watchdogs for life
Nobody saw it all. Some, like Roy Wood, didn’t even know the extent of the massacre until the next day. Others, like Charles Sledge, who served that day as Calley’s radioman, saw more than they want to remember.
These are the first words of Seymour Hersh’s article “The massacre at My Lai 4”.
We are at My Lai in Vietnam, the date is 16th of March 1968, and 500 women, children and old men are about to get murdered. By American soldiers.
About 600 journalists is accredited to report home from the ongoing war, but still America and the rest of the world know nothing about what’s going on.
Seymour Hersh isn’t there. But still, he is the one that uncovers the story.
He is the one that travels all over the US to interview the soldiers who participated in the massacre. He asks the questions no one else dare to ask. He listens. And he writes.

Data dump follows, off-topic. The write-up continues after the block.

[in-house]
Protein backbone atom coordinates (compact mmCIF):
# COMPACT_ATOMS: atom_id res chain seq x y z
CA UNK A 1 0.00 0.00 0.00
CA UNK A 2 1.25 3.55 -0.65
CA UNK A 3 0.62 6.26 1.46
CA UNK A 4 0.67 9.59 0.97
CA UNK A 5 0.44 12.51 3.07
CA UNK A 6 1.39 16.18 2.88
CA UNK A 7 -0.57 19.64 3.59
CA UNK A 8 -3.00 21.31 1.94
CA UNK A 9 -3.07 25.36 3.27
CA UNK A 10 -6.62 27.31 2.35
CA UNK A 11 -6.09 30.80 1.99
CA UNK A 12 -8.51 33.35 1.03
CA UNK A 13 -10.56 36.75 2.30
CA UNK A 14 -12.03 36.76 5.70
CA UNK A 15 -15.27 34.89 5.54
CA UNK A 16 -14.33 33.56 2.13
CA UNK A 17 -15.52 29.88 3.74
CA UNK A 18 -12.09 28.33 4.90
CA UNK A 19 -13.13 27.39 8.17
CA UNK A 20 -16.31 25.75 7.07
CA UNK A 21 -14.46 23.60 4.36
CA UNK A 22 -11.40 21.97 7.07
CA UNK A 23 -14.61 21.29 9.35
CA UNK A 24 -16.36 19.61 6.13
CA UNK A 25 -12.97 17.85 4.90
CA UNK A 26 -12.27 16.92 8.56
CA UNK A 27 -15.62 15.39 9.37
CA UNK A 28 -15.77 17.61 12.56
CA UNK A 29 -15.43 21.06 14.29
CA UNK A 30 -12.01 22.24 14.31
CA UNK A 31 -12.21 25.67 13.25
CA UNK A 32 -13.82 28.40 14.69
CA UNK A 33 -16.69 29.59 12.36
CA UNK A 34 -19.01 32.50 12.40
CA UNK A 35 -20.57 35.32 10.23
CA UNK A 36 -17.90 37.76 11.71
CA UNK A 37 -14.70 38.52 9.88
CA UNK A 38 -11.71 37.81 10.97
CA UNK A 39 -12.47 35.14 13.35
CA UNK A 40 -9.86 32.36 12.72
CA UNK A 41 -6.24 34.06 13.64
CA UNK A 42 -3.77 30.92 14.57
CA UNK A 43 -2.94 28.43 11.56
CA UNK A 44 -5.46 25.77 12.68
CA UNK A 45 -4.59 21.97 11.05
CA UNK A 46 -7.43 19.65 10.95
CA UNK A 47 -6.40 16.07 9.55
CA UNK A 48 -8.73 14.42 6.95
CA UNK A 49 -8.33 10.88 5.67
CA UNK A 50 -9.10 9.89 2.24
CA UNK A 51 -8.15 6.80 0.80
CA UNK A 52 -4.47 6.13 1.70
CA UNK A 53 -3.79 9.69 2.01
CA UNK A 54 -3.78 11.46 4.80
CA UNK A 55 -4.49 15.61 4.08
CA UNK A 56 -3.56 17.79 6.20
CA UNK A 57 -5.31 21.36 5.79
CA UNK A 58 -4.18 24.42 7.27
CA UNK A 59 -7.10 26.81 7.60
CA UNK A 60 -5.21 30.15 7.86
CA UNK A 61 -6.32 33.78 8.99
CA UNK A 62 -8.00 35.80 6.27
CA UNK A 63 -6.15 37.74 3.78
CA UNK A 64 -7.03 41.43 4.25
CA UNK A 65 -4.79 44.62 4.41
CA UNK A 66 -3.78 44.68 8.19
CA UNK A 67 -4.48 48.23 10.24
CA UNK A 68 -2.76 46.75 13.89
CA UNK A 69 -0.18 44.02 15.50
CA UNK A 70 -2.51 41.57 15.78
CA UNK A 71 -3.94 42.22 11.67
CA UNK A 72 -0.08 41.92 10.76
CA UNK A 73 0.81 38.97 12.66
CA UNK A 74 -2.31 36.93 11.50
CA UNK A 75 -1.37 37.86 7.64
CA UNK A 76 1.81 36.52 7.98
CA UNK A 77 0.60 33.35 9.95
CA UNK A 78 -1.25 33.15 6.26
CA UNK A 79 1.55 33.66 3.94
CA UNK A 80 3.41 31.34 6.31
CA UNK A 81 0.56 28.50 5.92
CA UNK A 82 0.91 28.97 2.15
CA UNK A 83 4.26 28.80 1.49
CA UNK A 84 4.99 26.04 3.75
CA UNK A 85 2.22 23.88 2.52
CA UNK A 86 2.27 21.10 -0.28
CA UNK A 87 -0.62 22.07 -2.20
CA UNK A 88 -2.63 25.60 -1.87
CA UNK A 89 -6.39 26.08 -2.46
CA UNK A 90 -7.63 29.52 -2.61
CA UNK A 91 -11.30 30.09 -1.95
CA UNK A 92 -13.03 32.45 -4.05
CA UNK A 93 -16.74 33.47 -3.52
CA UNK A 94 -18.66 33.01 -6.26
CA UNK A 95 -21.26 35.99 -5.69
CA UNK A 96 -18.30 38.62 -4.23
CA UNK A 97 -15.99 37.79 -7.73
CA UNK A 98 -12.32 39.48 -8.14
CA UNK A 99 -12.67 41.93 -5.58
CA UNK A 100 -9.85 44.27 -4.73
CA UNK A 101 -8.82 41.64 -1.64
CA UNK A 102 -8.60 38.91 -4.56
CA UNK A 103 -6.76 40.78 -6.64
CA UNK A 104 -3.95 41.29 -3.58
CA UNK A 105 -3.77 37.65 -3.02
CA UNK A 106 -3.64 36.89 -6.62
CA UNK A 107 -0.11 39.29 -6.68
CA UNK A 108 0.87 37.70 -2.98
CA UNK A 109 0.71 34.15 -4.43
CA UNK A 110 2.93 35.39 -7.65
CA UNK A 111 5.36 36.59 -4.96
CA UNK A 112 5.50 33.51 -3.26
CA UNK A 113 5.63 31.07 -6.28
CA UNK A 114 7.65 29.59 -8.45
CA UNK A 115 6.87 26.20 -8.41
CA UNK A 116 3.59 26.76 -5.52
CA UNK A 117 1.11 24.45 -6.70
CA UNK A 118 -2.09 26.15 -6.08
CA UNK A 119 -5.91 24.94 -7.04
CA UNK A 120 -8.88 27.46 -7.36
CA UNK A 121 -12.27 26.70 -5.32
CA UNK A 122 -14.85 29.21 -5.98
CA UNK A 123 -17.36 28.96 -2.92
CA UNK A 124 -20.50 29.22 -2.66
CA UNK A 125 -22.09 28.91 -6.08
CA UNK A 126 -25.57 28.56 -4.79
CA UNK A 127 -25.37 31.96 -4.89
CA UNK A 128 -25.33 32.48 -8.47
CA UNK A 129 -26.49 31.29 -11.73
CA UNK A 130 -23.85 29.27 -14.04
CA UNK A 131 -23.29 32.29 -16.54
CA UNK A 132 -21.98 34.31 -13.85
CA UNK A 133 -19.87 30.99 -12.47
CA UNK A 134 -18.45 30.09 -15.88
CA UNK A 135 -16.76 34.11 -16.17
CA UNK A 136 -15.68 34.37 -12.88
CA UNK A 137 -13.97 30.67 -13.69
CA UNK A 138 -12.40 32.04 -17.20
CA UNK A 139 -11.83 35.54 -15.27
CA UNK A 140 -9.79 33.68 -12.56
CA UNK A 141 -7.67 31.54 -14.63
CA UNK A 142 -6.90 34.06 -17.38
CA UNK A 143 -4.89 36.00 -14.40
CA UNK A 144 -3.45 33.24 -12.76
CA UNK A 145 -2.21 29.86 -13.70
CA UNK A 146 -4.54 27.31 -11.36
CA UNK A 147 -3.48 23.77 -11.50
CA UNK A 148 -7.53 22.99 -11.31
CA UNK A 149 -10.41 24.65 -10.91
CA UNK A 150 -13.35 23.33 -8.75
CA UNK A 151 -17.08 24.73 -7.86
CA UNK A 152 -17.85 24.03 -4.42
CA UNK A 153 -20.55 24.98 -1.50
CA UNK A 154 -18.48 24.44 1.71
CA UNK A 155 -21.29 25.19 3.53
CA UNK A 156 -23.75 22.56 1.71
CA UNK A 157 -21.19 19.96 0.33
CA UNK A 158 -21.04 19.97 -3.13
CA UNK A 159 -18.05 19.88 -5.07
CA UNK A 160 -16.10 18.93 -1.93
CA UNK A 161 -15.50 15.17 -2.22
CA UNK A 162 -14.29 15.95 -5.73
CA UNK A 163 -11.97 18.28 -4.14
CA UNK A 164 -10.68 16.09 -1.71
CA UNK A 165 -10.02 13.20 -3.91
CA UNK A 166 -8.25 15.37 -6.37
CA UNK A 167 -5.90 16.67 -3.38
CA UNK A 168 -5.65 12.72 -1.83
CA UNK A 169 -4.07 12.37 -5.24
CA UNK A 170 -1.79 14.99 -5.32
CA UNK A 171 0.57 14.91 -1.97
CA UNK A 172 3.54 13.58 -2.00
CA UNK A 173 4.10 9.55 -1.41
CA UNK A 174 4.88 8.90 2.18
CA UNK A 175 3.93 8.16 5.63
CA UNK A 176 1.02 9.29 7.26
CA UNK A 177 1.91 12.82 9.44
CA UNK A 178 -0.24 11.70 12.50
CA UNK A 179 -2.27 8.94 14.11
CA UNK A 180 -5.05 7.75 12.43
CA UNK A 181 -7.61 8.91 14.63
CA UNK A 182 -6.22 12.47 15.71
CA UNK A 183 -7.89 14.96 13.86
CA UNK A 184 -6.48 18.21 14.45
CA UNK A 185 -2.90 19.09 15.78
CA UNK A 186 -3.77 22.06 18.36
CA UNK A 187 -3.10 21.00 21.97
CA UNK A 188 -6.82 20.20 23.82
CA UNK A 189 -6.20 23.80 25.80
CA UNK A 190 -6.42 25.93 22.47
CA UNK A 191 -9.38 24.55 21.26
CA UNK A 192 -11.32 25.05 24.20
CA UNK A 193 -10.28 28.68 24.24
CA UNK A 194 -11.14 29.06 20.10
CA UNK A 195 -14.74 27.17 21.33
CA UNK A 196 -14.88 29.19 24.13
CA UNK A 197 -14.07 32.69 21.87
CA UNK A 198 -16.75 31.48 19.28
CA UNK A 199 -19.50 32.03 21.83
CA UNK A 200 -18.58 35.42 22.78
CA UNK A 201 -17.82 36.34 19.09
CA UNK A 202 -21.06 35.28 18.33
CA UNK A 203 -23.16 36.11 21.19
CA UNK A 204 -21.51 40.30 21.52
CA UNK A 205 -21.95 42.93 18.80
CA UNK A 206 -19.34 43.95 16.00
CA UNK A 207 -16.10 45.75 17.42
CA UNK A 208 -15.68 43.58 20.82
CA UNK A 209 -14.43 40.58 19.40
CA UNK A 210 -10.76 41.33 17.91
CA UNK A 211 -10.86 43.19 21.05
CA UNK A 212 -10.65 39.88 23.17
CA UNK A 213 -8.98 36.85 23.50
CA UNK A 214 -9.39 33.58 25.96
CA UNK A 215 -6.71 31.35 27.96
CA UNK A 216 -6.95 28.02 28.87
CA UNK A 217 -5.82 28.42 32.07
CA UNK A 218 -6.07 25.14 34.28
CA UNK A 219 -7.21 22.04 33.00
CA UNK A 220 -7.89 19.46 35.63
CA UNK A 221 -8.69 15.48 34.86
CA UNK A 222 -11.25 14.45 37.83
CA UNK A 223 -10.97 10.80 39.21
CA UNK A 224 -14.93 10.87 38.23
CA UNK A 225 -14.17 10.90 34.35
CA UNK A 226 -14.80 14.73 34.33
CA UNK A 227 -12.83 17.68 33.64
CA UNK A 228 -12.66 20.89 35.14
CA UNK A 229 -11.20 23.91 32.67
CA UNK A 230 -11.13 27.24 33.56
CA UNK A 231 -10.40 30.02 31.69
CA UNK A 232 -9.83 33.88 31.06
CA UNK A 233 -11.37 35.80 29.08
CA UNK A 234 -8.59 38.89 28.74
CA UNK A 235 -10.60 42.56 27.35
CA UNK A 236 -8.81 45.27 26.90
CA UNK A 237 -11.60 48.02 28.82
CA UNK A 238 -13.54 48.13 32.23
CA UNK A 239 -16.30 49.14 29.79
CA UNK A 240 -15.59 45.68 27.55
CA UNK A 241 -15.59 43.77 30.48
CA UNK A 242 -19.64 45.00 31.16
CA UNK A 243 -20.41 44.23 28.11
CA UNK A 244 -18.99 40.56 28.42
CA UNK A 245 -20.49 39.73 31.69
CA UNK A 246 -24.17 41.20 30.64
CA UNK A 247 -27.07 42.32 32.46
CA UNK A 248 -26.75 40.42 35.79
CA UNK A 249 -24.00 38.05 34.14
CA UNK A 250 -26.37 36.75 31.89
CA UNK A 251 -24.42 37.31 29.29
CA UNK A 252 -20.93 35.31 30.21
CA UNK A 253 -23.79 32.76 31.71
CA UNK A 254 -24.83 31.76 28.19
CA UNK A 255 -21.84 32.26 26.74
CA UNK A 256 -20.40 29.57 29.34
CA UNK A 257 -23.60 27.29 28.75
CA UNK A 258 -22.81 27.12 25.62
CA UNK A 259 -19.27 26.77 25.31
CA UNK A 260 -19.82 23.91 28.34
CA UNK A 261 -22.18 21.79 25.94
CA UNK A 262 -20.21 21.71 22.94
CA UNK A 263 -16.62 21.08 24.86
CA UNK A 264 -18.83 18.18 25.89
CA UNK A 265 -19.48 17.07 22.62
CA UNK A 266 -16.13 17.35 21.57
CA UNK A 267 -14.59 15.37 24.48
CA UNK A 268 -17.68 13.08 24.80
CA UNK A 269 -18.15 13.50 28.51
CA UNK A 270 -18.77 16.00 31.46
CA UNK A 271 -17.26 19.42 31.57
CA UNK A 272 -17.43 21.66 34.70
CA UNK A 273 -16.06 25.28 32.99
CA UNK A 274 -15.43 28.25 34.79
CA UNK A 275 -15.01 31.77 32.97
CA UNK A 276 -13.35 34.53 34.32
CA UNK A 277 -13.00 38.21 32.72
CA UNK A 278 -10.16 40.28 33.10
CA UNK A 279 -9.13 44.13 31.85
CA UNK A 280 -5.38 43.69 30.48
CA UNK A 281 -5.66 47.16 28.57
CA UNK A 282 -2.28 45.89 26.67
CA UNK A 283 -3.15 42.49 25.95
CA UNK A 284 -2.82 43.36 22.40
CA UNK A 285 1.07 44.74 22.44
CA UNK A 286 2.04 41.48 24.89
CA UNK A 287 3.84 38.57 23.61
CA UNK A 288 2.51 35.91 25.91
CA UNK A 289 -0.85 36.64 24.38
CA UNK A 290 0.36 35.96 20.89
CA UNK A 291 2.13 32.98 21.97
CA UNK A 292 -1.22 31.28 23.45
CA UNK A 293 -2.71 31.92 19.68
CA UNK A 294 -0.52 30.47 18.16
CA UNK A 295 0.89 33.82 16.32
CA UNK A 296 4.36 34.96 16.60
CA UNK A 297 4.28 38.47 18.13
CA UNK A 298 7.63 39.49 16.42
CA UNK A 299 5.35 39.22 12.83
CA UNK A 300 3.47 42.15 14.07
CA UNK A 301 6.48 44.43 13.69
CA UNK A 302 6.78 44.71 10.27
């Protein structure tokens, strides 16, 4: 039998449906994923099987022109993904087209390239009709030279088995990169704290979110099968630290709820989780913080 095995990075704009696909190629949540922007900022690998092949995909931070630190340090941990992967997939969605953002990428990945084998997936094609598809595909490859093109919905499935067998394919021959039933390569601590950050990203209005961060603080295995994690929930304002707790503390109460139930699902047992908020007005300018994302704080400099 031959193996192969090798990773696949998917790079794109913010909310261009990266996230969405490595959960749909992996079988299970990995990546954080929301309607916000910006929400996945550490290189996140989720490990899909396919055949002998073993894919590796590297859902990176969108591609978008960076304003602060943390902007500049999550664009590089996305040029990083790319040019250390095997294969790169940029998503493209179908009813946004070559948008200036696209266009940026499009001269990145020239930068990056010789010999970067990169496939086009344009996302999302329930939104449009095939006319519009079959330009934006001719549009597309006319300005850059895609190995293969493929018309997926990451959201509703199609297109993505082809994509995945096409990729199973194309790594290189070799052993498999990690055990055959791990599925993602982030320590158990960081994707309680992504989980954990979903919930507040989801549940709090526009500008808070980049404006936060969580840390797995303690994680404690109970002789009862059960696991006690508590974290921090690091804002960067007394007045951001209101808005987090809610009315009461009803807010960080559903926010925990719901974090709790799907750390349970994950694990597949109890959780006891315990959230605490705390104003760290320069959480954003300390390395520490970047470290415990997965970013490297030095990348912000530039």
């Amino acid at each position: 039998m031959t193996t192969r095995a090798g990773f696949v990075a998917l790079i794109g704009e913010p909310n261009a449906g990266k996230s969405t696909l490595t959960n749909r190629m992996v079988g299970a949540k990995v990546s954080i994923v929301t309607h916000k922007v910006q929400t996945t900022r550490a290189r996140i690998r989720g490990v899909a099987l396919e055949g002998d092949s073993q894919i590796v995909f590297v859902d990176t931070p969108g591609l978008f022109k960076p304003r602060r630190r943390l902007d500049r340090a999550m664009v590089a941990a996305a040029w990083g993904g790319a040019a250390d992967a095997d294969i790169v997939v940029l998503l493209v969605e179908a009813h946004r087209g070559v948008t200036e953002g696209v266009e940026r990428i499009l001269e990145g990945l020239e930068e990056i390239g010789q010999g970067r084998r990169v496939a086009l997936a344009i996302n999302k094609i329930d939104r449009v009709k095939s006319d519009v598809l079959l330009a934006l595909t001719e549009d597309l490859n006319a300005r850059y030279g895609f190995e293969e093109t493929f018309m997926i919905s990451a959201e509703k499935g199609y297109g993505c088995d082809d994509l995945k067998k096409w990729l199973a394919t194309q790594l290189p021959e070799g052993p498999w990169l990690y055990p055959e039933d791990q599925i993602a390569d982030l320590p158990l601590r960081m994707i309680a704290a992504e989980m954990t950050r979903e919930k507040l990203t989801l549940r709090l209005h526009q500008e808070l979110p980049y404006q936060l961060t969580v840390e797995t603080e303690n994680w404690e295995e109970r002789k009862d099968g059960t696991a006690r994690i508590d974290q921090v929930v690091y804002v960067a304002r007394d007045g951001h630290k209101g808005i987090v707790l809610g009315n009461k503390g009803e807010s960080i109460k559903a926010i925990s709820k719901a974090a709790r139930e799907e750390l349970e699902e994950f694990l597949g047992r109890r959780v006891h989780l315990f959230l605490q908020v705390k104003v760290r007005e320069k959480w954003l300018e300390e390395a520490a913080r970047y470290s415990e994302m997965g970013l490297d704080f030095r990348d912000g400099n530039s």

The article “the Massacre at My Lai 4” is reprinted in the book Tell Me No Lies, a perfect collection of the best investigative stories ever made. The editor of the book is John Pilger, himself one of the greatest reporters the world has seen.
Through this book, he has taken me to Vietnam two times. I have seen Hiroshima after the atomic bomb fell. The inside of the funeral business in the US. And been one of the first to see a German concentration camps when the World War 2 was about to end.
And now I look forward to more.
It’s nothing like a piece of good investigative journalism!